Visual Development

Visual Development

The human visual system is our most dynamic sense. At birth, many of the components of the visual system are in place, such as the eyes, optic nerve and brain, but it is after birth that growth, development, coordination and fine tuning of the system occurs. The visual system requires light, movement and change in environment to make these developmental processes occur. Vision is generally thought of as what we can see.

There are, however, many systems involved before we are able to see things and analyse the information.

First we need to have the eyes point in the right direction, then get the eyes focussed and aligned on the target to make it single and clear. The information must then be captured on the retina, processed, and sent to the brain for further processing and assessment. The brain must then make judgements about the information and begin to put actions into place. In this regard, vision is our most important sense, allowing us to move through space, interpret our surroundings and provide feedback over a period of time, eg. It takes millions of calculations and recalculations to accurately catch or hit a ball in sport. It is the normal development of the visual system that allows all the individual systems to coordinate and allow us to function effectively.

Behavioural Optometrists are particularly interested in the appropriate development of every child’s visual system. Of particular concern is the how all the component systems operate once the child begins school. A delay in the development of any part of the visual system can have an impact upon the performance of the child at school. This can affect reading performance, concentration and behaviour in the classroom.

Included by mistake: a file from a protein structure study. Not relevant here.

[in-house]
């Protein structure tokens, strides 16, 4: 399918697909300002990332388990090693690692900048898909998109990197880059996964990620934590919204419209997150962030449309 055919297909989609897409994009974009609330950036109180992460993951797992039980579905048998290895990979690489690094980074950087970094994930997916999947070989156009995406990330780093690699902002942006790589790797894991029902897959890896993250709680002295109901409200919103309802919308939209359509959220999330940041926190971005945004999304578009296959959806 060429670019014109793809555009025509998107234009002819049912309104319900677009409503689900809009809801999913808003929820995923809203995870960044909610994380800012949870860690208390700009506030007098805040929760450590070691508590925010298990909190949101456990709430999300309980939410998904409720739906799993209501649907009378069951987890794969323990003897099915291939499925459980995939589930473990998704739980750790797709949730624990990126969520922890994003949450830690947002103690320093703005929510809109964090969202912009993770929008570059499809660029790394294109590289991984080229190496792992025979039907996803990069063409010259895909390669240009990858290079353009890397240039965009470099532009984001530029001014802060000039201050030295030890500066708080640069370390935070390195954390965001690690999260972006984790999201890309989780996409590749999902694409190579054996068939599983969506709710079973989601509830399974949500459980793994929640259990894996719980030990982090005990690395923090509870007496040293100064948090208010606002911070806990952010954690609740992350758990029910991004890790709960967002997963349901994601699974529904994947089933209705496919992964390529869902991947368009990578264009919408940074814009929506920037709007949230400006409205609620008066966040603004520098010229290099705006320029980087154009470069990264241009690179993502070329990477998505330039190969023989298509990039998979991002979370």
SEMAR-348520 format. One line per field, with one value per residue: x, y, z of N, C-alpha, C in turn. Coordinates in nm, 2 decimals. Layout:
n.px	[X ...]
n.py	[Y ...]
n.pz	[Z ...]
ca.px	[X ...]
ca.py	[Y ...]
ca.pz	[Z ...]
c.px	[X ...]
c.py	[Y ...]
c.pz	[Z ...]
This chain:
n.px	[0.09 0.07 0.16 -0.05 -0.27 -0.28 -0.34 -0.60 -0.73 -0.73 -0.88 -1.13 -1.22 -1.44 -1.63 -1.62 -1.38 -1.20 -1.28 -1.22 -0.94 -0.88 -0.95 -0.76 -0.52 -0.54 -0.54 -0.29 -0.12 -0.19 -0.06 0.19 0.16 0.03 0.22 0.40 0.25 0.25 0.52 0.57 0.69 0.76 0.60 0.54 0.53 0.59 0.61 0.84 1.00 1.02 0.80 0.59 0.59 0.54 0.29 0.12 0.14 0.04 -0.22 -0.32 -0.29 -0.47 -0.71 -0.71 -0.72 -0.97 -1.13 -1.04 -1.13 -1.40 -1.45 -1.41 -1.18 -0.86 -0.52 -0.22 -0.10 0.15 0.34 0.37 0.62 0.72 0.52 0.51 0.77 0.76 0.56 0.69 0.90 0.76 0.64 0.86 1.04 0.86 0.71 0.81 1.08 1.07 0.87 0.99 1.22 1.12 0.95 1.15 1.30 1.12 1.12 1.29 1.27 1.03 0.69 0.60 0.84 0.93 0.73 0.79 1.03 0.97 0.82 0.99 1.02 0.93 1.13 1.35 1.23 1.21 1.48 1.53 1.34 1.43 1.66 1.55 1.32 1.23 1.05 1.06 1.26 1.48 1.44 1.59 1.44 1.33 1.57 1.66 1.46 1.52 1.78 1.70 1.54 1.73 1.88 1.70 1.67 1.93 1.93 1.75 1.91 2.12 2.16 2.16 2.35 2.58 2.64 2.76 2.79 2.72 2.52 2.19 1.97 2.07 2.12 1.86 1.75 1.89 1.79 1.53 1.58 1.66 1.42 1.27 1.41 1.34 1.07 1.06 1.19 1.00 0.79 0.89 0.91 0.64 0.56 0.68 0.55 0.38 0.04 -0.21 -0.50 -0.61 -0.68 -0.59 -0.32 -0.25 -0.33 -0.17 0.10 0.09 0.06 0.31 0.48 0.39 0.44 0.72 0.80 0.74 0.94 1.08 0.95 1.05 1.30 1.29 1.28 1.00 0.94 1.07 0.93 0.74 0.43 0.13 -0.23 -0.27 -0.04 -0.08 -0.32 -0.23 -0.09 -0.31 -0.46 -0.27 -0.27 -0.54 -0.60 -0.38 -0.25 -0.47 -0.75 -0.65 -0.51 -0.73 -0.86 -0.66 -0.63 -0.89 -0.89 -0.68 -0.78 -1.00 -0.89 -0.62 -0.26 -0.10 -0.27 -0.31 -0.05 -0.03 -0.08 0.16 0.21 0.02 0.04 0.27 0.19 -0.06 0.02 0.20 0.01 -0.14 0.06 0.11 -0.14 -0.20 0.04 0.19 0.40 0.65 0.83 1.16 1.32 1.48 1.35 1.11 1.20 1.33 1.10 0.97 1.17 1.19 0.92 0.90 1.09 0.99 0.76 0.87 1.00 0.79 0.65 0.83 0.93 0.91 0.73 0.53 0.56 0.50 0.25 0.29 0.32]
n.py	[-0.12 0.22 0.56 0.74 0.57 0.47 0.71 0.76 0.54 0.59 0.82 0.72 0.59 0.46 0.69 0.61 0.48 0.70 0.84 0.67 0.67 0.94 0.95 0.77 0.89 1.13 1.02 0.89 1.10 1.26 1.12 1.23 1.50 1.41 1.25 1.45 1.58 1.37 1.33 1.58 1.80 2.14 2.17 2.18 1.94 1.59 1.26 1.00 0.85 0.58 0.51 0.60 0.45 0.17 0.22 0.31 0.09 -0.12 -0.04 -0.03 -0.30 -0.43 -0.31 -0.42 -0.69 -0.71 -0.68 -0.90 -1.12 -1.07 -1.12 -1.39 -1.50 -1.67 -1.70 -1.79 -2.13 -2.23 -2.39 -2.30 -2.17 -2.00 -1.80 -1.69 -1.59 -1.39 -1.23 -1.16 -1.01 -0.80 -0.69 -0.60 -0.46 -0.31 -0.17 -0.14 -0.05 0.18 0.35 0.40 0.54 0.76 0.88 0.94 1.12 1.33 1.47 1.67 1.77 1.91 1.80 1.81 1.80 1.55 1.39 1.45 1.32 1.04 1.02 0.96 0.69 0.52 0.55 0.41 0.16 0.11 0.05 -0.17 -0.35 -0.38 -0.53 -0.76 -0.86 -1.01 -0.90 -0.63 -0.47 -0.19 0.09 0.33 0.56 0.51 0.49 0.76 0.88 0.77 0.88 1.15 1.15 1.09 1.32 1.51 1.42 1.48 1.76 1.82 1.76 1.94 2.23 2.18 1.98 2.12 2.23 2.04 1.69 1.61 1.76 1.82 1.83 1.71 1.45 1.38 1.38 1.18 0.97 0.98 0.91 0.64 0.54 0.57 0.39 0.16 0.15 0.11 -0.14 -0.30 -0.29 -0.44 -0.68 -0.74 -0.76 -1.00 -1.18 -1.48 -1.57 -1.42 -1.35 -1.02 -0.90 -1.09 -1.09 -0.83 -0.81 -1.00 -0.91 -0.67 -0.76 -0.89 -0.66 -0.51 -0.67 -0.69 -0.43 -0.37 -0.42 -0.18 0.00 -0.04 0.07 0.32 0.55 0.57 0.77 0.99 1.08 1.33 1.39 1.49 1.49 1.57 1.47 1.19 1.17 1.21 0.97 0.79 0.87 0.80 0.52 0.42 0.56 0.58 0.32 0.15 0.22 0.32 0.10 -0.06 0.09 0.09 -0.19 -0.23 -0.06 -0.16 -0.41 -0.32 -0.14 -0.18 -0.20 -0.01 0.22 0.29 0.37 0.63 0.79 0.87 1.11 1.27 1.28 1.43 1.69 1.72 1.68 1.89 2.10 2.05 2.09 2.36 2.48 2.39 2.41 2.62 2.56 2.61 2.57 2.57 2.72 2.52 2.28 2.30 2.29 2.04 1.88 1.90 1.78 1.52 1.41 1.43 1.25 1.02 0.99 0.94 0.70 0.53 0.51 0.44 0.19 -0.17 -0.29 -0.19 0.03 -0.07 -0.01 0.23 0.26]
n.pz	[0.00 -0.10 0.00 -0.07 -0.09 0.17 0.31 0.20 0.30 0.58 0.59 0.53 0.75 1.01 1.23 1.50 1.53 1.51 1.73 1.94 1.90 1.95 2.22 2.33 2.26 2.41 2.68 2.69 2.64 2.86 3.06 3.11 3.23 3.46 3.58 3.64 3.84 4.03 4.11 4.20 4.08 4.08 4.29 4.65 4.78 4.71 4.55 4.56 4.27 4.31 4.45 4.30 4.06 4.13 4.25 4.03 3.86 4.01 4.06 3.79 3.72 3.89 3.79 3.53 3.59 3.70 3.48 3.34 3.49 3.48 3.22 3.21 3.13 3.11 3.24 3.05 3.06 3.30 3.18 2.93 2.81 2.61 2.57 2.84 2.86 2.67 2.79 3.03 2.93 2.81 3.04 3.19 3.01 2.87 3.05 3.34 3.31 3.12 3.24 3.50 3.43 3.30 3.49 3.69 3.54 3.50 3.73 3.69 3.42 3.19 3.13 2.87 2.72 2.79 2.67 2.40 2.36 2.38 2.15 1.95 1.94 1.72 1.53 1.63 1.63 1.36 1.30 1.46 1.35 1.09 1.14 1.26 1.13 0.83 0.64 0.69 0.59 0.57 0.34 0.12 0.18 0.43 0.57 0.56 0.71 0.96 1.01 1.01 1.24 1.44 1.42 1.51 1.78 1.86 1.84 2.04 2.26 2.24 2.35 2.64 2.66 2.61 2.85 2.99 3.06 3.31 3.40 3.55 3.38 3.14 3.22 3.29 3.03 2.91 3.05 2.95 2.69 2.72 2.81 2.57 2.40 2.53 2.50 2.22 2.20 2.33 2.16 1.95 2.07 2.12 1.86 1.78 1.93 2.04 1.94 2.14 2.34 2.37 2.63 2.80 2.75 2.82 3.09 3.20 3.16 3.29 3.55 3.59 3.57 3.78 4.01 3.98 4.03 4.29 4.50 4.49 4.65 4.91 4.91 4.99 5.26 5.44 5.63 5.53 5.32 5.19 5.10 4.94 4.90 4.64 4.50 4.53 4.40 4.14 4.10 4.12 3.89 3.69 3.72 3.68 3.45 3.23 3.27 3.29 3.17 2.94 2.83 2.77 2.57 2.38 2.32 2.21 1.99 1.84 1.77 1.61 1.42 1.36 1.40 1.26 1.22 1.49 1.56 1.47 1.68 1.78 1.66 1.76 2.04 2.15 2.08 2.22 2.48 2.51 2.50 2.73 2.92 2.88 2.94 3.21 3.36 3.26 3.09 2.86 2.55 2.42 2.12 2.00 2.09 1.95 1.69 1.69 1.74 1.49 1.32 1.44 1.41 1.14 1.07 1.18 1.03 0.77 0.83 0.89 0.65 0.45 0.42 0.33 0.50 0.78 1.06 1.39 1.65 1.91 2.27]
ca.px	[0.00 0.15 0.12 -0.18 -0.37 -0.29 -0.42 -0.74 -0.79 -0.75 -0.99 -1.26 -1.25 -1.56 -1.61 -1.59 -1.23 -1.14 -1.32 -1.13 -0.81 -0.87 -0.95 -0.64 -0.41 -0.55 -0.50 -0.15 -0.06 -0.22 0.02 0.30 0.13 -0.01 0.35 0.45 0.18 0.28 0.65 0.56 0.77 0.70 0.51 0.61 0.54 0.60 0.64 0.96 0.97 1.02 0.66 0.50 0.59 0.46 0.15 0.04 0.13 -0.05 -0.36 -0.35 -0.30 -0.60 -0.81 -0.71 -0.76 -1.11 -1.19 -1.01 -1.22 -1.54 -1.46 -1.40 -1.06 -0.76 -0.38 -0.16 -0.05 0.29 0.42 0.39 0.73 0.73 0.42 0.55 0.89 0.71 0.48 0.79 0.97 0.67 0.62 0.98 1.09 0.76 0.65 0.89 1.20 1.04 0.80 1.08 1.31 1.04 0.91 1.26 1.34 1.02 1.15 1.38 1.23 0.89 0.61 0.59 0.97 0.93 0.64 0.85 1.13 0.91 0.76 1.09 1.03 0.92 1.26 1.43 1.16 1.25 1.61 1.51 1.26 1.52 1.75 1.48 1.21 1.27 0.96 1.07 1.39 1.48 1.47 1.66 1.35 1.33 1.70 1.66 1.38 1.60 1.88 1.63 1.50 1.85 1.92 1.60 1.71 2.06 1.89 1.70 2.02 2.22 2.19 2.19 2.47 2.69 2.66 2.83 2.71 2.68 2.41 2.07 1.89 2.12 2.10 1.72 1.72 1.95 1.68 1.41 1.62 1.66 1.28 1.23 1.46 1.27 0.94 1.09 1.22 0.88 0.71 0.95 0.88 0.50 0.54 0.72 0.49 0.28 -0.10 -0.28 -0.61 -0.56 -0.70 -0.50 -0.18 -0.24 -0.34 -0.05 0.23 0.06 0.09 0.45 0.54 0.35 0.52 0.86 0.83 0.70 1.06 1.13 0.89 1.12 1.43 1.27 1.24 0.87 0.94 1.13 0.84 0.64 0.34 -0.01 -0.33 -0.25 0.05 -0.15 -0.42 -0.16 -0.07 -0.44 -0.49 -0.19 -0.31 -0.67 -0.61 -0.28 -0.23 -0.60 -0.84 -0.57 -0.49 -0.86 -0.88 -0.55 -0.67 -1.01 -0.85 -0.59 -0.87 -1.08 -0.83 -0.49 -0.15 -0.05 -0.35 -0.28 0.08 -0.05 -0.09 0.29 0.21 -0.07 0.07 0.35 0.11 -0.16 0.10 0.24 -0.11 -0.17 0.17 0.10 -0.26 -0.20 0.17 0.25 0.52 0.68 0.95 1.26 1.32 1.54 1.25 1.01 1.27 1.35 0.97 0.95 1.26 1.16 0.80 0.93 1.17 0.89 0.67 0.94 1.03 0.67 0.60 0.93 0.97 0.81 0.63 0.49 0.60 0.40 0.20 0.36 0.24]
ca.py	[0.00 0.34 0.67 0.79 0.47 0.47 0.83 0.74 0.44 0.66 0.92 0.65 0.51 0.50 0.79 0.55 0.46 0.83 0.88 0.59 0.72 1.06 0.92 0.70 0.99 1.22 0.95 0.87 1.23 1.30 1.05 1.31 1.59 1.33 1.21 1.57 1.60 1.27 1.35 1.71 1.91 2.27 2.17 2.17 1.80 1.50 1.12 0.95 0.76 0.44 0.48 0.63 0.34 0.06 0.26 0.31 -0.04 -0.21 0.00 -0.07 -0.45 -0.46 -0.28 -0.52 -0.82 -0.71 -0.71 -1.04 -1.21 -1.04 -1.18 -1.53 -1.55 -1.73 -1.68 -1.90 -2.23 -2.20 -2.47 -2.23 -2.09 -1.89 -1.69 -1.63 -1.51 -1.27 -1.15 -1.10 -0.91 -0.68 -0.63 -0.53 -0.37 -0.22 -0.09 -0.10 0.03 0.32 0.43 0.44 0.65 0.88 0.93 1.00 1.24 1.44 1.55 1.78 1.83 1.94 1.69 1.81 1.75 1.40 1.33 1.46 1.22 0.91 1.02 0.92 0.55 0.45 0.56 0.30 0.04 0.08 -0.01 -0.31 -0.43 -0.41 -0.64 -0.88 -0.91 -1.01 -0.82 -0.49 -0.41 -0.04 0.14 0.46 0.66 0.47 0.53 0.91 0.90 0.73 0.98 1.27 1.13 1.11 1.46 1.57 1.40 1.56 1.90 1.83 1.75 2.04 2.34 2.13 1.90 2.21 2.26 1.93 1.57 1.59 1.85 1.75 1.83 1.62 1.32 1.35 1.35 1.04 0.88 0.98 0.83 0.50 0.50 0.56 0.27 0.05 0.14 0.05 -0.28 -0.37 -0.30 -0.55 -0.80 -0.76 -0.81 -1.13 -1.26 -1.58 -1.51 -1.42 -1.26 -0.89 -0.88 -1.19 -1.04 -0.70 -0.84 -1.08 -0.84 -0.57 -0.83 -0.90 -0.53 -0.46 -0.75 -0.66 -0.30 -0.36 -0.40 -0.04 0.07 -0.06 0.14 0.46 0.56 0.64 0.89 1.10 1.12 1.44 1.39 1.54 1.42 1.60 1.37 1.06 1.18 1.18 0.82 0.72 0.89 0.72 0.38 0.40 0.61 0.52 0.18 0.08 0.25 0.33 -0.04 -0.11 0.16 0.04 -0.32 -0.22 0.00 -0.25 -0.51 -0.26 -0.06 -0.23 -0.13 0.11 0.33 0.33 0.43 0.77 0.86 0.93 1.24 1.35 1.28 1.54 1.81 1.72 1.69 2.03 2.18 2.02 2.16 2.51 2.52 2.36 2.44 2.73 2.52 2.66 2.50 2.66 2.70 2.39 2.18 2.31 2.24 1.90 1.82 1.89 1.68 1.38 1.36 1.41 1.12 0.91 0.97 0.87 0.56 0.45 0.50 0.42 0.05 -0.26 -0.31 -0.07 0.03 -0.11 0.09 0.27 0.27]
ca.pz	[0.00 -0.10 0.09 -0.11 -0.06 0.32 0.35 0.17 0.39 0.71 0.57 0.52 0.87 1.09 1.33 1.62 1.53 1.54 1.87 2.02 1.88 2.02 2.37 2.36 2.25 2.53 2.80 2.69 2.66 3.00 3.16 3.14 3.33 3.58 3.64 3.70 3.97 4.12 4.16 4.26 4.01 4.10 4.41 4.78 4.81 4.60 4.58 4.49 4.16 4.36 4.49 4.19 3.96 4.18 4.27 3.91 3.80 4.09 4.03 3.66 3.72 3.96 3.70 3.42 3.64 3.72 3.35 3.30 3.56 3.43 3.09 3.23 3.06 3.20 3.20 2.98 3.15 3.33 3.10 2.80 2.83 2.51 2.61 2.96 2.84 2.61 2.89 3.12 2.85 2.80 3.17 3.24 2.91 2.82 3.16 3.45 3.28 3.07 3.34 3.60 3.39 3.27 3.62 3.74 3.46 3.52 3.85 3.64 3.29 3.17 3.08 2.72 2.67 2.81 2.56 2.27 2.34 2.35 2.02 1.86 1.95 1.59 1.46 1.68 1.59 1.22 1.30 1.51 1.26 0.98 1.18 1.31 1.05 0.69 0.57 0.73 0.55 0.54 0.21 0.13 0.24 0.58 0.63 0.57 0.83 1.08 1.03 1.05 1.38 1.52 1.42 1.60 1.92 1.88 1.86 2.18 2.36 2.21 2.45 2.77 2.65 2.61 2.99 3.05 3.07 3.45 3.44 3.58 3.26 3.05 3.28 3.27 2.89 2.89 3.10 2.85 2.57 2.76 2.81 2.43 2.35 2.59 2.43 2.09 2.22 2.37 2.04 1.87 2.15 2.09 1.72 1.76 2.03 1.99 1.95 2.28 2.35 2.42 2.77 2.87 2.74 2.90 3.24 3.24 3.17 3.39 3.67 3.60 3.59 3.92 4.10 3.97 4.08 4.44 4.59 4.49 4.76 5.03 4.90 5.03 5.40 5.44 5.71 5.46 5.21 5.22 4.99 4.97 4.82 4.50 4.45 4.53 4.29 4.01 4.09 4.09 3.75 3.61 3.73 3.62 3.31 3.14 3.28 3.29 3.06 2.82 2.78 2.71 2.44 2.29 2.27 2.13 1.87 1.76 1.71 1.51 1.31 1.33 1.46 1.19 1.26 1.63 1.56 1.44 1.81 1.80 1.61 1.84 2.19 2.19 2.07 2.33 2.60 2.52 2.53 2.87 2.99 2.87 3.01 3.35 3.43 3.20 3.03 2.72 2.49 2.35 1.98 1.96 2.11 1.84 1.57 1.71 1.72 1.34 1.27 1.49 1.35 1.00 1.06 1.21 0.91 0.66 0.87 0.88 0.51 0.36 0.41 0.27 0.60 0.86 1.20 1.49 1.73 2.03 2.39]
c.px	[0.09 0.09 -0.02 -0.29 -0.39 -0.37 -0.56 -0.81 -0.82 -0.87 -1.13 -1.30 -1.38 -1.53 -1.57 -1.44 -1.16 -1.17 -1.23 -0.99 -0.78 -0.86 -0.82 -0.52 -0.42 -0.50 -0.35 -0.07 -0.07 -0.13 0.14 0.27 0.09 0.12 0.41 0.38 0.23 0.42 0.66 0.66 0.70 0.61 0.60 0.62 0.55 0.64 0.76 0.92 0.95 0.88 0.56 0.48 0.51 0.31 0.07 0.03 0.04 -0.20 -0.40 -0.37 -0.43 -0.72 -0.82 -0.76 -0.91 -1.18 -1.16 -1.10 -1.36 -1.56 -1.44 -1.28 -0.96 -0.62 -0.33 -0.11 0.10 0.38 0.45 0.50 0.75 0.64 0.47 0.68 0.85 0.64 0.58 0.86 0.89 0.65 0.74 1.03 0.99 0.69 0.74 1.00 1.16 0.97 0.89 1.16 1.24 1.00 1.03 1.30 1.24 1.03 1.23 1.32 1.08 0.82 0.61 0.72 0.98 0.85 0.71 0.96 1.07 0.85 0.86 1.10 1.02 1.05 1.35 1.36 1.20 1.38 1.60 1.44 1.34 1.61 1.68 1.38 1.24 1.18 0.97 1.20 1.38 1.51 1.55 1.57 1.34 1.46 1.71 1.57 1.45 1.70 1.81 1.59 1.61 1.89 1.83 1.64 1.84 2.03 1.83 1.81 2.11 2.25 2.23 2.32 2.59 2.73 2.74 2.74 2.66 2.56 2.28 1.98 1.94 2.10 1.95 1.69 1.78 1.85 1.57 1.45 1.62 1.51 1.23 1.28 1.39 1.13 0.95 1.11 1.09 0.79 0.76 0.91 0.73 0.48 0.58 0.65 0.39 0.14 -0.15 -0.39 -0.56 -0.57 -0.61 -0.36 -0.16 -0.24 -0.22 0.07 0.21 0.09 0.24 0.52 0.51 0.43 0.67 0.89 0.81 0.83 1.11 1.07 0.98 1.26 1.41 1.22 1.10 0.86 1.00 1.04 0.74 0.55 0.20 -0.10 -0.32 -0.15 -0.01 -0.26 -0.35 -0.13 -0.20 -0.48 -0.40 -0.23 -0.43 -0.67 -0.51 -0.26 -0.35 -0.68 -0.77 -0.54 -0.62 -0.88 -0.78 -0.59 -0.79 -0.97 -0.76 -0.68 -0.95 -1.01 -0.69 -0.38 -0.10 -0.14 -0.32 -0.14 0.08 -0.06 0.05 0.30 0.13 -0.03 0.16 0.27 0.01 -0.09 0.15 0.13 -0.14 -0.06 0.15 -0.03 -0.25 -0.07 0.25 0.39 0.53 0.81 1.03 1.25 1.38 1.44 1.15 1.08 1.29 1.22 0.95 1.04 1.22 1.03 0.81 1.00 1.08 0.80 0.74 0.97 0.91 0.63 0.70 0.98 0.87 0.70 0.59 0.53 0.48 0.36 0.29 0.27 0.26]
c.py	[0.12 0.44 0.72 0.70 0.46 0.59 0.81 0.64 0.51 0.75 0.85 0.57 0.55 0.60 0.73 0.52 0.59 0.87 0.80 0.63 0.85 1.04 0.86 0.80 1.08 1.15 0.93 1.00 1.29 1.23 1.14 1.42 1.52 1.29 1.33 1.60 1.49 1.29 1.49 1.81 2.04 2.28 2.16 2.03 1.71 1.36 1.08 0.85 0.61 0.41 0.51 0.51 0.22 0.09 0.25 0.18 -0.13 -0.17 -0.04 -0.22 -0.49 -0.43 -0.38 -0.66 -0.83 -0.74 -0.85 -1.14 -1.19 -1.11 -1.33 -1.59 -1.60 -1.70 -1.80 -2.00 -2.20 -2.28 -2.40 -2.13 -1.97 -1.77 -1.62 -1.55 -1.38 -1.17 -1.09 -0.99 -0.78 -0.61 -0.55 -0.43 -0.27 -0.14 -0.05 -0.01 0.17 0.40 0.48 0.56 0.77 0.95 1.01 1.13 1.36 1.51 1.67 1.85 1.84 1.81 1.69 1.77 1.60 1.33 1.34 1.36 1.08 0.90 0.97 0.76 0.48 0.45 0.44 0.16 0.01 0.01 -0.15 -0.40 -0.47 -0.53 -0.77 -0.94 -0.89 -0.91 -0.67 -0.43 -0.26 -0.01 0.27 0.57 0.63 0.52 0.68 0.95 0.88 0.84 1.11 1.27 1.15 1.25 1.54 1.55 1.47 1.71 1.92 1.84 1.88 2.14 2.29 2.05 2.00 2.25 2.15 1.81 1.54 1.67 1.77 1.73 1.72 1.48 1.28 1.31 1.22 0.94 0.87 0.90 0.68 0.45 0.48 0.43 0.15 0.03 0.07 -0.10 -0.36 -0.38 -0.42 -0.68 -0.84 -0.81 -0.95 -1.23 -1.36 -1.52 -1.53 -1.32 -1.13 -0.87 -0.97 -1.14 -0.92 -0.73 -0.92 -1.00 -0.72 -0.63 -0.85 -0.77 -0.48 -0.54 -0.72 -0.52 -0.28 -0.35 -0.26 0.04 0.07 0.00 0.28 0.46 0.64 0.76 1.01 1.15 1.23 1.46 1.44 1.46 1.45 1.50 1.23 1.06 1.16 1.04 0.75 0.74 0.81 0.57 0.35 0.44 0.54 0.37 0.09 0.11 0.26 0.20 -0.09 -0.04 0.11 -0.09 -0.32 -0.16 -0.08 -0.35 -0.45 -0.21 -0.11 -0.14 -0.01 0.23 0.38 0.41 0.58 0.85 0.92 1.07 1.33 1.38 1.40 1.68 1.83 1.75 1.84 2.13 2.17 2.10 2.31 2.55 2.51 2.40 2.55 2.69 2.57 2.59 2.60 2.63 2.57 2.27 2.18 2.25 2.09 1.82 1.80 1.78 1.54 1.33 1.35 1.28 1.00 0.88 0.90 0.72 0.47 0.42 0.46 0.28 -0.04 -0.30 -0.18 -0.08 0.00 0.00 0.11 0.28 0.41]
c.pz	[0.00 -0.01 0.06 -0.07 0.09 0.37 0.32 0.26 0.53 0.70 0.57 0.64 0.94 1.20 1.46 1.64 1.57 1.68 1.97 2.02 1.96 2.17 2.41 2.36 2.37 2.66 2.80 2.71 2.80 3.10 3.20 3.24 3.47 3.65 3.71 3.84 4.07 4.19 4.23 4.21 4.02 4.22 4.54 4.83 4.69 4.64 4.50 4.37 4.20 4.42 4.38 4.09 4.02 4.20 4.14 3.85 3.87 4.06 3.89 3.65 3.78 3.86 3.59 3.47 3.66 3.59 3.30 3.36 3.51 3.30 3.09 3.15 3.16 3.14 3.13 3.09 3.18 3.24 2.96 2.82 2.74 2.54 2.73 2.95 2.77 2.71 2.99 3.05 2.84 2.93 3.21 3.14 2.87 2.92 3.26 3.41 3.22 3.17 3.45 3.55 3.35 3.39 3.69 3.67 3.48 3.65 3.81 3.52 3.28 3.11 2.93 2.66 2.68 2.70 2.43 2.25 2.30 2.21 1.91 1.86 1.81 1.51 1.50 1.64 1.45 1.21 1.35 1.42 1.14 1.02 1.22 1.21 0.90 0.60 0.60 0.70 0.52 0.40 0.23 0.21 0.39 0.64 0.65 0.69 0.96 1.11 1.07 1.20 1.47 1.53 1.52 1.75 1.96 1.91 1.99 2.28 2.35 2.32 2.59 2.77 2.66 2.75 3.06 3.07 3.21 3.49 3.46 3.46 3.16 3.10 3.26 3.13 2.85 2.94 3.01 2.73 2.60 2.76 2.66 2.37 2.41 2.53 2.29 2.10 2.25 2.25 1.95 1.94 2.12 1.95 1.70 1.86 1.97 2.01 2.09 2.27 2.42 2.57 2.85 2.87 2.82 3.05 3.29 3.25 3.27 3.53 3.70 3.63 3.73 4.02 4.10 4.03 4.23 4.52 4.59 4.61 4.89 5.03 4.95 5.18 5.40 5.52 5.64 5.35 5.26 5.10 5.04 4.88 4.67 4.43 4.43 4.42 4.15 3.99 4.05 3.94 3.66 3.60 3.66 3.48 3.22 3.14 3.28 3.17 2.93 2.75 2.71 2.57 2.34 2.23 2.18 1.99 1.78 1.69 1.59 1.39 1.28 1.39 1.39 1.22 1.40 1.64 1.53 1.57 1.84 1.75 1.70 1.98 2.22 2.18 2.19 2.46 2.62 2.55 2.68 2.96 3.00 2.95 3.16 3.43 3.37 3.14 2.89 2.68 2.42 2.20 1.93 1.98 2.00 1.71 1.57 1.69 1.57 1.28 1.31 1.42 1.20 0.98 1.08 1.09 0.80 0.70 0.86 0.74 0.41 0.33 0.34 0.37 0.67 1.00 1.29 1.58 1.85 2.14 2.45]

Early Changes

Some of the changes that occur in the first 6 months of life are:

The newborn eye is remarkably close to its full adult size. At birth the length of the eye is around 17mm, growing to full adult size of 23mm. The power of the cornea is around 50 dioptres at birth, reducing to 43 dioptres as an adult.

The visual acuity of an infant develops rapidly from birth. At 1 month, the child has a visual acuity of 6/180, improving to 6/30 at 2 months and to adult levels of 6/6 by 4-6 months.

Focusing, like visual acuity appears to develop to full adult levels by around 4-6 months. At 1 month the infant has a fixed focus at around 20 cm, which is the perfect distance to see the mothers face while feeding. At 2 months there is some flexibility, while at 4 months there is adult capacity to vary focus and to fixate on objects at different distances.

Visual guidance
At birth, a primitive reflex called the tonic neck reflex exists. This reflex has the head and eyes pointing at the outstretched hand when the head is turned to the side.
At 4 months, the child exhibits “swiping” behaviour, where it sees an object and tries to grasp it, but doesn’t have the required coordination.
At 6 months, the child is able to grasp an object they see.

Eye movements
At birth, the child’s eyes generally point in the same direction, but they do not work together as a team. This is why it is common for an apparent turned eye to be present. The eyes generally move together, but only one eye fixates a target. By 8 weeks, the child is generally able to use both eyes as a team.